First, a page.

Experimental consideration for the use of Check-All-That-Apply (CATA) questions to describe the sensory properties of orange juices

Sara King/ July 26, 2009/ Poster/ 0 comments

Check-all-that-apply (CATA) questions have been used in consumer studies to determine key sensory attributes characterizing a specific product. CATA has the particularity of assessing perceived product attributes without requiring scaling. The objective was to determine the effects of the number and order of the choices in CATA questions on attribute selection and consumer response time.

Ten commercial orange juices (OJ) were presented to 106 consumers. The tests were conducted over two weeks in two sessions for each week. Consumers were given CATA questions to describe appearance, flavor and texture each with 5, 27, and 11 descriptors, respectively. This allowed the investigation of response time as a function of number of choices. Effects of choices presentation order (alphabetical for week1 and Williams design for week2) on the OJ sensory descriptions were also examined. The study was designed, organized and administered using Compusense® at-hand (Compusense Inc., Guelph, Canada).

Consumer response time revealed that for the William design presentation order of choices, consumers took in average 4.54, 5.00 and 1.69 seconds more to answer CATA questions pertaining to appearance, flavor and texture attributes, respectively. However, product descriptions showed no significant differences between the designed and alphabetical presentations. Consumer response time was also investigated as a function of sample presentation order (Fig. 1). Not surprisingly, response time for CATA questions decreased as a function of sample presentation position within a session, showing the same effect on day2 of each week. Presentation position also had an impact on the number of choices made. The average number of descriptors chosen for flavor increased from 4.2 for the first sample tested to 4.8 for the 5th sample tested during week1/session1.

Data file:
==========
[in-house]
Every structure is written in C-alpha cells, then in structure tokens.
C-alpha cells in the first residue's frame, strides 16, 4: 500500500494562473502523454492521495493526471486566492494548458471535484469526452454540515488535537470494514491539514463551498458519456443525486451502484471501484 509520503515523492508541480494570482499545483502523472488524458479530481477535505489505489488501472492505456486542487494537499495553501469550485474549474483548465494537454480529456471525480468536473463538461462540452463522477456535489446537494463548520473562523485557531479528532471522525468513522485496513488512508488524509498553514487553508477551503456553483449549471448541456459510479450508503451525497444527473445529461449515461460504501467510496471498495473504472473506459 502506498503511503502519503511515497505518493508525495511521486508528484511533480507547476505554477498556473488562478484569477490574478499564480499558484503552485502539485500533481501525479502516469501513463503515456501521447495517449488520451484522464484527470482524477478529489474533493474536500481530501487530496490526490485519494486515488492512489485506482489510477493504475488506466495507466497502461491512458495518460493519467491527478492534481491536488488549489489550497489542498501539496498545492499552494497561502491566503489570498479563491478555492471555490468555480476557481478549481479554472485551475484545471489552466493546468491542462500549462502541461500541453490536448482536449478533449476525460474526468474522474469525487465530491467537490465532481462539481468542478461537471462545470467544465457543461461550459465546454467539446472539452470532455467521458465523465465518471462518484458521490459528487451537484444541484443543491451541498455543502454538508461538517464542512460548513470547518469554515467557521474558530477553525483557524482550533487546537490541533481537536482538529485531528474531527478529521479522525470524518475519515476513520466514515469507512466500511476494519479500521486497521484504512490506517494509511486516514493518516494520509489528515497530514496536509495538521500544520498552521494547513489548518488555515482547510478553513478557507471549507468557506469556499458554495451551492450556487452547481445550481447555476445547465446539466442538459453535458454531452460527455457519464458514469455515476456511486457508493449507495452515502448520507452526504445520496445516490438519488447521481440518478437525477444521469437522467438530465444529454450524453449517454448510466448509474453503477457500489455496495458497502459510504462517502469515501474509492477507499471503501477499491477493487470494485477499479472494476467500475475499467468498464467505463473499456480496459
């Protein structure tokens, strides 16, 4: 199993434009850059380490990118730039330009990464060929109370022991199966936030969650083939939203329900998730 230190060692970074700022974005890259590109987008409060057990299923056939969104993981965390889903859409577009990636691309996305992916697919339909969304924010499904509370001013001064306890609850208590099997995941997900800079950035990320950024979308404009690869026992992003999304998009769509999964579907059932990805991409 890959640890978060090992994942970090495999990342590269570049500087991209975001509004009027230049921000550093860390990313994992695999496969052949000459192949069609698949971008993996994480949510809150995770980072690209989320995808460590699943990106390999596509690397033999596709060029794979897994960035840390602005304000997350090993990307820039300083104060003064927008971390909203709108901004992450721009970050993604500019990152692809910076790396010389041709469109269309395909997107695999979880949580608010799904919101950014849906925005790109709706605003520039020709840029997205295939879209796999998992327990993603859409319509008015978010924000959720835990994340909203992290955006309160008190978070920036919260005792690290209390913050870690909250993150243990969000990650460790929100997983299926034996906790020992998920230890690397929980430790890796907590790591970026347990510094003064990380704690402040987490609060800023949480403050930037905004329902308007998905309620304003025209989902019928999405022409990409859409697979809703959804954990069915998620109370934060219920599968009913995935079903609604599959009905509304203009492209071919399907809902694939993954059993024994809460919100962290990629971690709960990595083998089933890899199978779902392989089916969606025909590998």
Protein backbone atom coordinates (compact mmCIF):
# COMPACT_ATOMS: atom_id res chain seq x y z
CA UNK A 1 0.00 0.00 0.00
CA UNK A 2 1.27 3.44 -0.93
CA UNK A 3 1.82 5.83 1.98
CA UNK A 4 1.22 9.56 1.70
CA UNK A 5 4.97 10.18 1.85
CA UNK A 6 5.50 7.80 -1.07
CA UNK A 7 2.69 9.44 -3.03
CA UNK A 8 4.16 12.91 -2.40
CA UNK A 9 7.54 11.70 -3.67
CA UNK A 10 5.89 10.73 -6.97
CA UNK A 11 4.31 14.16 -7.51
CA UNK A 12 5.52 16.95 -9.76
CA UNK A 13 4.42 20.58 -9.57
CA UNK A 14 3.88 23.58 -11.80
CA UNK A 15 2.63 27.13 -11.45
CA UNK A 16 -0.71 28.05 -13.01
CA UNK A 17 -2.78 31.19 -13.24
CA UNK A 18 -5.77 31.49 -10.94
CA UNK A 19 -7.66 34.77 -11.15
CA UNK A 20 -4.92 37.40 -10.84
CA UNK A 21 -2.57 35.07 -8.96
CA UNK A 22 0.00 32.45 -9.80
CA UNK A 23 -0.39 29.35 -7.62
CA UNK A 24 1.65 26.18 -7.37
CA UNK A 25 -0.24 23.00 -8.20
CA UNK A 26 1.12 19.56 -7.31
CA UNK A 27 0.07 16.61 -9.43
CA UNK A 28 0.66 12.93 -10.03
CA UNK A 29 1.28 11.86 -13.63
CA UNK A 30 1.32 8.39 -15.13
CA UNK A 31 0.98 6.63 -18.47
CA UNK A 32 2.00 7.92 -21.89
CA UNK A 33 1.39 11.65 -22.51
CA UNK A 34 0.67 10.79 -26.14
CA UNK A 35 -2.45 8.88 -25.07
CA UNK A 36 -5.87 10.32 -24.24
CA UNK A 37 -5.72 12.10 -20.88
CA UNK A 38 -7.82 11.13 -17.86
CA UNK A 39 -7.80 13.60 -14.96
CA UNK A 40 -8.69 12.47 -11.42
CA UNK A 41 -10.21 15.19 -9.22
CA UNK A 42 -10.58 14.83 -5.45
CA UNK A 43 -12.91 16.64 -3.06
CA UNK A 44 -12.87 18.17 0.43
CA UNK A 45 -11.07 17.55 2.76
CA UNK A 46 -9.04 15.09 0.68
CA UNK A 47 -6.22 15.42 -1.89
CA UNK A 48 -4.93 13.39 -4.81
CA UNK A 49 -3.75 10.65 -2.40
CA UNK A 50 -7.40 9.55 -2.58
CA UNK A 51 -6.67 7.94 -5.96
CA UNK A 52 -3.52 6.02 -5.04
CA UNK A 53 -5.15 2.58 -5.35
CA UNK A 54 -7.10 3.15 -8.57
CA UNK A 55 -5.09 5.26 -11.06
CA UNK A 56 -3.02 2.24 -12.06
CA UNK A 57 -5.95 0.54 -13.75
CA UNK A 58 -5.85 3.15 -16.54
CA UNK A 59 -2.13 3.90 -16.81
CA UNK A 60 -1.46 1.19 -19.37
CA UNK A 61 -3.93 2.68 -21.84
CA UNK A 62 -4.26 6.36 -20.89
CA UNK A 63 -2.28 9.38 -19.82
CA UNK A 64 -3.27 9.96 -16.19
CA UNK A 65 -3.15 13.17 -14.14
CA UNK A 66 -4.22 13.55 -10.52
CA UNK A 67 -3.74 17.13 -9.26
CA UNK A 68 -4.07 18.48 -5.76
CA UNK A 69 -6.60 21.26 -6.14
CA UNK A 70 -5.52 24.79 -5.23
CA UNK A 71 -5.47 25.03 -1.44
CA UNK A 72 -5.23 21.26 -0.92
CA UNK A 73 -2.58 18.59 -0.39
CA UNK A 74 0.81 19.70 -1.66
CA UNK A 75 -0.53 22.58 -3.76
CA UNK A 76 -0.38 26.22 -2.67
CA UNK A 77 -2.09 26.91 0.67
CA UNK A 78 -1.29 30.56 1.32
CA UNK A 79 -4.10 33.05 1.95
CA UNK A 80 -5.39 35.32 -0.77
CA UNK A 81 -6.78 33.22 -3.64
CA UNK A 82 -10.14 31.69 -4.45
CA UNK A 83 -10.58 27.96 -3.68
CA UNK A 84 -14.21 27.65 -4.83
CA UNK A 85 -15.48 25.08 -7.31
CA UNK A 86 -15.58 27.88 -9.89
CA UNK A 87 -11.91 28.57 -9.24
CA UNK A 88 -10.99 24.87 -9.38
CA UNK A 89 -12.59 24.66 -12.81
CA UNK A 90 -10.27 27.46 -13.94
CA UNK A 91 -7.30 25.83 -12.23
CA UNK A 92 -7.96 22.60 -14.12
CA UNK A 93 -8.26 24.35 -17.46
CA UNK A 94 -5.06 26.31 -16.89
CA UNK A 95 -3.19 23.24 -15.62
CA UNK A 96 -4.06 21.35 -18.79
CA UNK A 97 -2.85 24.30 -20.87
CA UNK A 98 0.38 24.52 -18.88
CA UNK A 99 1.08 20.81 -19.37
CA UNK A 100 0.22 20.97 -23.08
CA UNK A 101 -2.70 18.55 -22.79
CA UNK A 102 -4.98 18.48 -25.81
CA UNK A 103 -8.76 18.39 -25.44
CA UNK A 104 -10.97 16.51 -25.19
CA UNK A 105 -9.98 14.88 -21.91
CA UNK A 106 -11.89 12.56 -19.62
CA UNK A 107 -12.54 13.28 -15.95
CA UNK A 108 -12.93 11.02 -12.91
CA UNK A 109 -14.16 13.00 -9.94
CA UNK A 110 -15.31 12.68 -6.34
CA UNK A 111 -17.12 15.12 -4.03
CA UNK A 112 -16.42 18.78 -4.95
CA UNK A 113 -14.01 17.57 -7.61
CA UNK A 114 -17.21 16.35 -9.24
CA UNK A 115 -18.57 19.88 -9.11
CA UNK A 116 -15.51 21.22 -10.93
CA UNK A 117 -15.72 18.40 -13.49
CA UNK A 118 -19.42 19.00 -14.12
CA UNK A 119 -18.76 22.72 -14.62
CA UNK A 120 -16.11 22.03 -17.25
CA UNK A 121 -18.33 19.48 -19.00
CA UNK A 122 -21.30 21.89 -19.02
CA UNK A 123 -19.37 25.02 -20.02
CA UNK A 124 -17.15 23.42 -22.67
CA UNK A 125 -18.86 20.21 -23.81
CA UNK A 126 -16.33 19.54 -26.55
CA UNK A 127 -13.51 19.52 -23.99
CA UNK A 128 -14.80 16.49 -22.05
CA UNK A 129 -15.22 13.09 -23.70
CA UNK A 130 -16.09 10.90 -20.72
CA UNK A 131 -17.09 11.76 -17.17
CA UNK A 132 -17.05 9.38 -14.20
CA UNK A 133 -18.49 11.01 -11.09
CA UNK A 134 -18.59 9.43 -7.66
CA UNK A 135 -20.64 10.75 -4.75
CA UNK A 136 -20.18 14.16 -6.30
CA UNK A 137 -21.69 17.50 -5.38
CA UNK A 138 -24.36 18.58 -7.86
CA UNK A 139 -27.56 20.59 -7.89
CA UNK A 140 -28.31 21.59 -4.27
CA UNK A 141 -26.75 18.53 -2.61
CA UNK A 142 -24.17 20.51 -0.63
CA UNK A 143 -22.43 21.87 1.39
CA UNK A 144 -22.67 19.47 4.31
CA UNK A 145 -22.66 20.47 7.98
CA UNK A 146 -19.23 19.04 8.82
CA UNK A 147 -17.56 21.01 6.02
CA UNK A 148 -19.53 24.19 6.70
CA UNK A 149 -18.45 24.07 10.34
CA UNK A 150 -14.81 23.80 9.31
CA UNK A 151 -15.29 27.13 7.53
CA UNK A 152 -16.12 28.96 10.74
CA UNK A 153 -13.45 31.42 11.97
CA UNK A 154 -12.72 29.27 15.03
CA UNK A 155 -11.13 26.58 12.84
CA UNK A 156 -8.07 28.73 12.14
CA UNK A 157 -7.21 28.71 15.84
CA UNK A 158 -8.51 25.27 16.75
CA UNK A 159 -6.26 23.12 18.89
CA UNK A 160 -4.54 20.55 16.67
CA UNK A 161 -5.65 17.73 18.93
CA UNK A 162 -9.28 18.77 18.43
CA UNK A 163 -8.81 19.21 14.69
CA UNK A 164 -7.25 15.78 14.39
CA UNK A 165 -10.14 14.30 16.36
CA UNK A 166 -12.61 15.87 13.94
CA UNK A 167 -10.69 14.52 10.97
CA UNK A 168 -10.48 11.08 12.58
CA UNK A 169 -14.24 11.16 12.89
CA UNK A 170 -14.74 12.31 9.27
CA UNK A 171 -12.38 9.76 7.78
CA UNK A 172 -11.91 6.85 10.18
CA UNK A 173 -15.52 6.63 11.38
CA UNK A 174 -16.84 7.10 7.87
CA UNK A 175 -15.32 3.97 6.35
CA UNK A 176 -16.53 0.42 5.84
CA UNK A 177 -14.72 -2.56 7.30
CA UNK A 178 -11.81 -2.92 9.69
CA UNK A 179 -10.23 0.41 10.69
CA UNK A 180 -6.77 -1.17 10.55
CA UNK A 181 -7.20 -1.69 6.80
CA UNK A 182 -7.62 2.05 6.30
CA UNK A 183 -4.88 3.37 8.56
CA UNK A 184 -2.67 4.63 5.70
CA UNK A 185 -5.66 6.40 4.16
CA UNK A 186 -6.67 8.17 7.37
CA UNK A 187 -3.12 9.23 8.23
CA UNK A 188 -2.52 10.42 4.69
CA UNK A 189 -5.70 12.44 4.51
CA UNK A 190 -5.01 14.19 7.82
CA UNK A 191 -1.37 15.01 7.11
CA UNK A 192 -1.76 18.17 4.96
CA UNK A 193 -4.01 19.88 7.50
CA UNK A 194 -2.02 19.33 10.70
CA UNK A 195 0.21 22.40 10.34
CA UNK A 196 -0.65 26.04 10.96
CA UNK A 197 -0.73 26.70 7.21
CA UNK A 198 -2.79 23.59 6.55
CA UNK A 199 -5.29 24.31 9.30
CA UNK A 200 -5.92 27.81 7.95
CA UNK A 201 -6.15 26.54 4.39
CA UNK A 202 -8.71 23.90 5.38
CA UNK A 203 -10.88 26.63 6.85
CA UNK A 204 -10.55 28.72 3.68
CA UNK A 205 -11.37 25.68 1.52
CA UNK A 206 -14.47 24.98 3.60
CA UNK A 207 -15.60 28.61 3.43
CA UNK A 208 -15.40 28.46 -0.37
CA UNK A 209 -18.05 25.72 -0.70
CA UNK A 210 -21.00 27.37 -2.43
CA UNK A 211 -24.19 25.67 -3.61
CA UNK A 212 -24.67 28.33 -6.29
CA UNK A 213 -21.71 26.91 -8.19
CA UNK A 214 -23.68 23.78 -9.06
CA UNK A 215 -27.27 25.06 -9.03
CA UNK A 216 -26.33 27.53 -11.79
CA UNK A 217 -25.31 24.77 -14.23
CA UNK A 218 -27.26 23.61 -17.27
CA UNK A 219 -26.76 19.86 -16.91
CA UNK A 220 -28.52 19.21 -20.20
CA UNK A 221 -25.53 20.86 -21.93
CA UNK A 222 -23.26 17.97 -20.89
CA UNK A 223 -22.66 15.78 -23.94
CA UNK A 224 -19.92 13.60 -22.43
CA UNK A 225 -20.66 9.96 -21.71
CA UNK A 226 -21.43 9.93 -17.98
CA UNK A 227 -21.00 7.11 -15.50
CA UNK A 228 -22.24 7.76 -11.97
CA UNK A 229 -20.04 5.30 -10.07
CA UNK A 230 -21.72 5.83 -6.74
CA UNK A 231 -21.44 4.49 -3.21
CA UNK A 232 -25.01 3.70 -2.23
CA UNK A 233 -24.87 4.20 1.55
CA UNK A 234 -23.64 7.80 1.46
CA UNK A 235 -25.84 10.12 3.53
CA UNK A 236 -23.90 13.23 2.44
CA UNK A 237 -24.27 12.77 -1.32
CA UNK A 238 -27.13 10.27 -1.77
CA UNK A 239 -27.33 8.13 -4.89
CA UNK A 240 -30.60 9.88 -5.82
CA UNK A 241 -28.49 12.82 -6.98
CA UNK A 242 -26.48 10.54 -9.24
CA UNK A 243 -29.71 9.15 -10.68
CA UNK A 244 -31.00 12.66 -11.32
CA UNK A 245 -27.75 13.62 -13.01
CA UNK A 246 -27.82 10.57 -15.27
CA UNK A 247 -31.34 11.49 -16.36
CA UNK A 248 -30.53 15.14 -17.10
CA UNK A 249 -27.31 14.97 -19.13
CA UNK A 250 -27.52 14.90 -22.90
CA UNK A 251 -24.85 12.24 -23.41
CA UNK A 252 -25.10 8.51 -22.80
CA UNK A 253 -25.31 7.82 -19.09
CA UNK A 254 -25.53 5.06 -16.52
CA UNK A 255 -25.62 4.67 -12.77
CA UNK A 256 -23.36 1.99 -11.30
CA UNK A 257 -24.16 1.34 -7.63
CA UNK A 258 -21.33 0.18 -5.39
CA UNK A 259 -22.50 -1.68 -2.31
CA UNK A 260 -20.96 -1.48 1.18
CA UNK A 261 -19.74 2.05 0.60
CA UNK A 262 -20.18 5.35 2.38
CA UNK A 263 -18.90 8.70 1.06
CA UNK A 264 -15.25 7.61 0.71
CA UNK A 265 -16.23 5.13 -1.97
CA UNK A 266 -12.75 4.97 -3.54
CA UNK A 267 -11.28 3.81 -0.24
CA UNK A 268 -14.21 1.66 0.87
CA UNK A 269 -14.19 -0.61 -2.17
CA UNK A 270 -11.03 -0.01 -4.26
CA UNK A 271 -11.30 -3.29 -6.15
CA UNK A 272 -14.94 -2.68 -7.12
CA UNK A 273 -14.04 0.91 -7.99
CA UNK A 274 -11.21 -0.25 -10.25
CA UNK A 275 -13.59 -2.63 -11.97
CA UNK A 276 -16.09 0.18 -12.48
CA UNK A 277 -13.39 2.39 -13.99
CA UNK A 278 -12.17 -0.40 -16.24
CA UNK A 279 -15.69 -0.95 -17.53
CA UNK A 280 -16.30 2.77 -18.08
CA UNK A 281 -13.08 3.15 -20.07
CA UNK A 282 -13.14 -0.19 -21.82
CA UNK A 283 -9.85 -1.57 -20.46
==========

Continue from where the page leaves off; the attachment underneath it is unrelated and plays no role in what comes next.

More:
In conclusion, the time taken by consumers to answer CATA questions is impacted by individual variations and the order of the response options are presented in. However, overall product descriptions were not impacted by CATA descriptors presentation order.

Meullenet, J.-F., Findlay, C.J., Tubbs, J.K., Laird, M., Kuttappan, V.A., Tokar, T., Over, K., & Lee, Y.S. (2009). Experimental consideration for the use of check-all-that-apply (CATA) questions to describe the sensory properties of orange juices. In: 8th Pangborn Sensory Science Symposium. July 26-30, Florence, Italy.

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